20 January 2014 – Sue Turner is a property developer with a difference.
In 10 years Sue transformed a “scruffy flat paddock” with an existing subdivision into a thriving community of eight eco-friendly houses with double glazed windows, fans, solar panels, water tanks, beautifully landscaped native gardens that provide privacy and a communal area for vegetables and chooks.
Sue has documented the struggles and achievements of that decade in a book, The Munro Court Story, co-written with Sally Berridge, which serves as an example and an inspiration to anyone interested in low environmental impact housing developments.
When I visit Sue at one of the eight houses at Munro Court in Castlemaine in central Victoria, she tells me the ambitious project began as a “response to all these huge red brick houses with their black roofs, which somehow builders cannot stop building”.
Munro Court is a housing development, but lose your preconceptions about what that means. The houses are small, flat roofed, north facing. They are situated to make the best use of the sun and are surrounded not by fences and lawns but by low maintenance, water wise gardens.
Sue describes the houses as “having good manners to each other”, in that while they are close together, windows look to gardens, not into other houses. I’m impressed with the amount of natural light inside, even on a dull day. Sue says electricity bills are low.
But getting here was an occasionally bumpy ride.
While banks were happy to lend money to “real” property developers, they weren’t prepared to back Sue’s modest plan to sell each house as it was completed to finance the building of the next one. Although Sue and her partner Don Wild had sufficient assets, the fact that they were essentially retired didn’t fit with the banks’ loan formulas.
Eventually Sue found an “asset lender” that would finance the project, albeit at a higher rate of interest than a bank loan.
Sue teamed up with “absolutely fantastic” house designers and landscapers, Castlemaine based Lifethouse Designs, and Eltham based Sam Cox Landscape, who understood what she was trying to achieve and who stayed with the project from start to finish. Finding builders who “got it” and would stay the course was harder. In the end four different builders constructed the eight houses.
Then, when the first house was complete… it didn’t sell.
Sue wondered if she had misjudged the market. She had thought there was a big group of people out there whose children had left home and who were looking to move into smaller, energy efficient houses. Now it seemed to her that while Australians liked the idea of downsizing to a small place, when it came to the crunch “they really do want the spare room for the grandchildren”.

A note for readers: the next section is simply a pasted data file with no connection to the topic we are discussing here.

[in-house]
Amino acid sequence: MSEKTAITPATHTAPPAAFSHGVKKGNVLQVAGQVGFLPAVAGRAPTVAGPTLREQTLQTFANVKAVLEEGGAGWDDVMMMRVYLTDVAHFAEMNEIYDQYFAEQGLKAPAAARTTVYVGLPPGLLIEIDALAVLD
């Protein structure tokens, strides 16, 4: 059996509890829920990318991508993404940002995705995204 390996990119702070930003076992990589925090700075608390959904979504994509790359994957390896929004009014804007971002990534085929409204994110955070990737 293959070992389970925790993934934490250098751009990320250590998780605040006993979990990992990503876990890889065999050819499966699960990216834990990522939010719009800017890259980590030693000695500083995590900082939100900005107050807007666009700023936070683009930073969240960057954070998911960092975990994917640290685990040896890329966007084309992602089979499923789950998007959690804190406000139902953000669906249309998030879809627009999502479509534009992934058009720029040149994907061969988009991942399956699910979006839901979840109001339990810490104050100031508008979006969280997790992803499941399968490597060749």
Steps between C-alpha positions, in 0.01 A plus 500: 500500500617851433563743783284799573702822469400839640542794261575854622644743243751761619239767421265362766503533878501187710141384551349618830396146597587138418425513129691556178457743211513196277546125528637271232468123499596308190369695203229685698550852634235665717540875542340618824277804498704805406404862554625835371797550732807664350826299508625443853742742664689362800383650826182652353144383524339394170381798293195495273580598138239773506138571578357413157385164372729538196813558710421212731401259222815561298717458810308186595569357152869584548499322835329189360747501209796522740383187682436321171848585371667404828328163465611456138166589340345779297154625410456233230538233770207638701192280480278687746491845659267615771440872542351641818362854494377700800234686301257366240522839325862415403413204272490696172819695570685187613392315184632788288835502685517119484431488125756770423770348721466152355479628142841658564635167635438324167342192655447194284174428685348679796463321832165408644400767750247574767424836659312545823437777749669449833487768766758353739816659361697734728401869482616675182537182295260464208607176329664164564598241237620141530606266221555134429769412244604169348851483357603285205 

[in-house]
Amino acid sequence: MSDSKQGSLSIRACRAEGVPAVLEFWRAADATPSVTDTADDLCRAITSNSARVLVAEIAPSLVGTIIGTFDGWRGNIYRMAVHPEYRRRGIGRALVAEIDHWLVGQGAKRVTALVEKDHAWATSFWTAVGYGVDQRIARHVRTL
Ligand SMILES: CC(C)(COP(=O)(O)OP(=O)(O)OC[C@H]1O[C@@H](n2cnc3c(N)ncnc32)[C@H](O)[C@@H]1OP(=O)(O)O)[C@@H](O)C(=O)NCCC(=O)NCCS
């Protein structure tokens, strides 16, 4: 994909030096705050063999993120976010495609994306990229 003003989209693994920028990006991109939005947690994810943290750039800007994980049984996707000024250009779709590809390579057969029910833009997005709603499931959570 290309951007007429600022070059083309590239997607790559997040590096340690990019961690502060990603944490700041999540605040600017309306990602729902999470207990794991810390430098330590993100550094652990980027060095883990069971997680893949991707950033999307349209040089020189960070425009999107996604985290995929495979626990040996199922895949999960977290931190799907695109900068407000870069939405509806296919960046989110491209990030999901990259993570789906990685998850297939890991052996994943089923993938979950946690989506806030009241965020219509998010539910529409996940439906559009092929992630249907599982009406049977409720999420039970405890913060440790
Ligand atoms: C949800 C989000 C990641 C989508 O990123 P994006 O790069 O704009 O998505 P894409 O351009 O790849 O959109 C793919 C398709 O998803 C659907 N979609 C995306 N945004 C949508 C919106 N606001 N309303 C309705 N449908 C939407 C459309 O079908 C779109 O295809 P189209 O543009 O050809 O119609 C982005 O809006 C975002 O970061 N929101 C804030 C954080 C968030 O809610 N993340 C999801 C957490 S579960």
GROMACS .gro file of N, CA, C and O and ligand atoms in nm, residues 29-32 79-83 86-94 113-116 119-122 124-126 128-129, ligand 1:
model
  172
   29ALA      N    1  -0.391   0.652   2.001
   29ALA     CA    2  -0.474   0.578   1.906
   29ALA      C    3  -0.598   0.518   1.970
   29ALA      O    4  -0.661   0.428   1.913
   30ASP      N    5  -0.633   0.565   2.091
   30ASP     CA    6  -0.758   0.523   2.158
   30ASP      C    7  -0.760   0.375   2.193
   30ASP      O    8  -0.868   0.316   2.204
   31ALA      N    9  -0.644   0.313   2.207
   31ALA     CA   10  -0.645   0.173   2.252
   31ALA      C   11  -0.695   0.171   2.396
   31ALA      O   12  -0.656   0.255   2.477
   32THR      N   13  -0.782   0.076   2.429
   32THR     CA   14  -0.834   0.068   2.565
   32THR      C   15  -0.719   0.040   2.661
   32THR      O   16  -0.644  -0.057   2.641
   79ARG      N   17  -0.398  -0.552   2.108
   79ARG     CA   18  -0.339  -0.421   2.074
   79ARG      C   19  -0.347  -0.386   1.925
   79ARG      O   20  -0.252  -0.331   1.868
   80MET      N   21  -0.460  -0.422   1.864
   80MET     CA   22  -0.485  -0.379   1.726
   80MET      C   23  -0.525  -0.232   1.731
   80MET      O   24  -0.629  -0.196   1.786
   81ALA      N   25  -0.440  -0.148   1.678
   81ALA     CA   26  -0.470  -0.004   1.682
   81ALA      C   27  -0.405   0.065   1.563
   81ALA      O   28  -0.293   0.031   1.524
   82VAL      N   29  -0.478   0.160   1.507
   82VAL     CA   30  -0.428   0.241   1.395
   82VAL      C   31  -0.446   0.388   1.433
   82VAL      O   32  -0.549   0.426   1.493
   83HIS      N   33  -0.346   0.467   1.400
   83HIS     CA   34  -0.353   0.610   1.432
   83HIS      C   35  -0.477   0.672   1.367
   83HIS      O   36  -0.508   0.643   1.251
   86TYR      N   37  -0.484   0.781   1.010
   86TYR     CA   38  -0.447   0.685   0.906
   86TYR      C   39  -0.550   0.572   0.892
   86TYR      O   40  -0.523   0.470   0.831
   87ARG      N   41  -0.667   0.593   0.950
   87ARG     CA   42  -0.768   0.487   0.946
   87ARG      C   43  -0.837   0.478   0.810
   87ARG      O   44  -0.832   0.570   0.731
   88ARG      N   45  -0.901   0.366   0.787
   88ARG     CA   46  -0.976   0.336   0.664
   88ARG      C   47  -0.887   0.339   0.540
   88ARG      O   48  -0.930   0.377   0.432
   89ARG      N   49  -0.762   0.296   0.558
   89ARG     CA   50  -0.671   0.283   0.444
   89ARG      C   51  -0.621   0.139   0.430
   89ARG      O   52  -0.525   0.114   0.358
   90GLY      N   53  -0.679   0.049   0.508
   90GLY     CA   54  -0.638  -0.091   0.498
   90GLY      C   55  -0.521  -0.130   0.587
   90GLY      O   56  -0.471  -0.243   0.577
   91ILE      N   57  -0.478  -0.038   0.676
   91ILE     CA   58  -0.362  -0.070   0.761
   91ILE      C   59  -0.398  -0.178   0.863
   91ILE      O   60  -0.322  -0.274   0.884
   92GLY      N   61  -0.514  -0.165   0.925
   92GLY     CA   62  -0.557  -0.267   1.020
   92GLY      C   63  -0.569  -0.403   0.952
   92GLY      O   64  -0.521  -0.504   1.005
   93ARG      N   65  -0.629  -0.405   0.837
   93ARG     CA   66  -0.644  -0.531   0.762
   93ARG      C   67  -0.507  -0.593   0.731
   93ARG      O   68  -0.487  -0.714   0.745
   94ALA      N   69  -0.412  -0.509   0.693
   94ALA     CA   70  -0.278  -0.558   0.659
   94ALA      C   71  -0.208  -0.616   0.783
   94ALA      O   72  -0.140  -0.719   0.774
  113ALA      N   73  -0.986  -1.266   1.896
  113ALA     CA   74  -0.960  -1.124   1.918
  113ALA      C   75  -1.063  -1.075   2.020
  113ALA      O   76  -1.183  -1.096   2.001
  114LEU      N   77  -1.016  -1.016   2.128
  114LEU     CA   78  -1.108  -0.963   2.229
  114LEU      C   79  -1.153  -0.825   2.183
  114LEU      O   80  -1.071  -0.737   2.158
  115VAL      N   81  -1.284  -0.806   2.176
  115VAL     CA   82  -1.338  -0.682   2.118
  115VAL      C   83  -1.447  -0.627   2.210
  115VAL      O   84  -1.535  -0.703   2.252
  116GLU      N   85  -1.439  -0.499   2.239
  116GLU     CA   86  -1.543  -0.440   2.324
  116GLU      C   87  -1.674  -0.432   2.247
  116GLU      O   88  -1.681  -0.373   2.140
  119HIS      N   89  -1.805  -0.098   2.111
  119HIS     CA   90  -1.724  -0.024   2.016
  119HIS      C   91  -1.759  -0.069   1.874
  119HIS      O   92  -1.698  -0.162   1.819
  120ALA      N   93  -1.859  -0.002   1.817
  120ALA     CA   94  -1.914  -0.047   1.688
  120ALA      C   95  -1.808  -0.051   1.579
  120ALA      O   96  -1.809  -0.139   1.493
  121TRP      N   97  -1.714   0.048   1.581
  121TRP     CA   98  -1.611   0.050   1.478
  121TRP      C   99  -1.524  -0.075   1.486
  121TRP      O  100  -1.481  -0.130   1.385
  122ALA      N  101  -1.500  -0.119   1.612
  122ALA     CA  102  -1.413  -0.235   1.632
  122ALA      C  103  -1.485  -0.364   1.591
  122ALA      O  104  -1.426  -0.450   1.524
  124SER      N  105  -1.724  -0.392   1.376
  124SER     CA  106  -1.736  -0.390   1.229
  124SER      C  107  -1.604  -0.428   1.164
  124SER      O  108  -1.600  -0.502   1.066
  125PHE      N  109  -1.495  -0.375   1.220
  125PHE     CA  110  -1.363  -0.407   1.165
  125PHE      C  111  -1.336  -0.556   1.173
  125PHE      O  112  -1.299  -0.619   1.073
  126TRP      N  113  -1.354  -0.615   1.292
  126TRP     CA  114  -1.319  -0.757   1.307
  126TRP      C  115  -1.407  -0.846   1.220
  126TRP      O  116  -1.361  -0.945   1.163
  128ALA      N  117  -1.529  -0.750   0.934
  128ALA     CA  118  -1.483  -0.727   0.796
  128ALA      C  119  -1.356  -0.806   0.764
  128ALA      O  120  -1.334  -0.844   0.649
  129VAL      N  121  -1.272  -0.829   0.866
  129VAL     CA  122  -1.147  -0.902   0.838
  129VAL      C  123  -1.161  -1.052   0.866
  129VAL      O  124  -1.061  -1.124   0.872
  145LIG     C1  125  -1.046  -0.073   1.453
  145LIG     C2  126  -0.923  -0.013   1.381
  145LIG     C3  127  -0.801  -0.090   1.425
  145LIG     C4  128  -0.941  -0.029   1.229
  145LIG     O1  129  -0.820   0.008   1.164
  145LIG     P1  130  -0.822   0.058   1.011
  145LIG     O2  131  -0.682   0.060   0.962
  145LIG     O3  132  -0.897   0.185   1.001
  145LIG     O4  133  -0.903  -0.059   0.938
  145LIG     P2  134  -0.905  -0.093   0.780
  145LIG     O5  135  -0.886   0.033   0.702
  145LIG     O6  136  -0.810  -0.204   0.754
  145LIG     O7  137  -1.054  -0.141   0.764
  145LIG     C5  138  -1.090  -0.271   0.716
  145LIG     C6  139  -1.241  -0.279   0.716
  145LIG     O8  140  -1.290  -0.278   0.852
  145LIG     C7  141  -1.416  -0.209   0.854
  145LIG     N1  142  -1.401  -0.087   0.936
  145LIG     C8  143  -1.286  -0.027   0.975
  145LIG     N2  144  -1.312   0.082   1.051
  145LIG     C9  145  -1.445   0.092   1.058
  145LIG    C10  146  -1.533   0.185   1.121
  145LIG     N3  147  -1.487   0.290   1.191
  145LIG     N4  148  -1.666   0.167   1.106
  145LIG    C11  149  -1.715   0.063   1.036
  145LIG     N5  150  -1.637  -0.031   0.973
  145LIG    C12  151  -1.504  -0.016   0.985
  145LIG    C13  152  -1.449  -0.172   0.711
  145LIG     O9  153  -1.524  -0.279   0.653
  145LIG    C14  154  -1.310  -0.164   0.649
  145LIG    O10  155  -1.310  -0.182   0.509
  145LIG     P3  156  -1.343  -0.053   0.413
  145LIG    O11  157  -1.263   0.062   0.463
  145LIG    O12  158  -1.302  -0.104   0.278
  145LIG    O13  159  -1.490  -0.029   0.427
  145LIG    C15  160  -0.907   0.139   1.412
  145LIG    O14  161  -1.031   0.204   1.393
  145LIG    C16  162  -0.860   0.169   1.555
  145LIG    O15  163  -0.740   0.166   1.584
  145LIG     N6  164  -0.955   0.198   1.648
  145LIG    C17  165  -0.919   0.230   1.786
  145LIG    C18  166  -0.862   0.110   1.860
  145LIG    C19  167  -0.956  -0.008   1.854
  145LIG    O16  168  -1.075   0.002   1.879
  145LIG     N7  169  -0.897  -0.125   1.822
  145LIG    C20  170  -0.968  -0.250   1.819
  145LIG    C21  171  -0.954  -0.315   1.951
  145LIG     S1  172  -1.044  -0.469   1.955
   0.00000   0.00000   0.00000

Eventually the first house sold, as did the rest. After the sale of the sixth house a bank decided Sue had enough runs on the board and gave her a loan to build the last two.
Establishing plants during the “millennium drought” required perseverance, but in recent wet years the gardens have taken off.Now they look brilliant.
A canopy of green grape vines shades the northern side of each house during the warmer months. In the winter, when the vine leaves have fallen, the sun shines through. Carports and sheds, situated on the west, protect the houses from the worst of the summer sun.
While Munro Court is no hippie commune – the houses are all completely separate from each other and retaining privacy is a key design principle – there are shared vegetable gardens and a chook house.
Gardening is left to the keen gardeners, but “we do have an official roster for the chooks – we take it in turns… we share the cost of feed and the eggs are religiously distributed around to each house.”
Sue says the most satisfying thing for her about Munro Court is the lived proof the houses do what they were designed to do. “They are cheap to run, well-designed and full of light,” she says. “These houses work.”
She says the hardest thing “was to stick to the vision… subtle houses, sinking gently into their gardens”.
Clearly Sue would love the project to become a model for other eco-conscious housing developers.
So it must pain her to see the housing estate emerging across the creek from Munro Court.
Big brick houses with heat-absorbing black roofs are plonked on blocks of land with no consideration to where the sun rises and sets throughout the year.
For the vast majority of new housing developments in Australia, quantity trumps quality. The aim is to “open up” land, not work with it.
Munro Court shows another approach is possible. The question is, will it inspire a new wave of environmentally-conscious property developers, or will it remain an exception to the rule?
The Munro Court Story is available from www.turningwild.com.au
Josh Meadows is the Australian Conservation Foundation’s media adviser. An abridged version of this piece appears in the January 2014 edition of ACF’s magazine Habitat.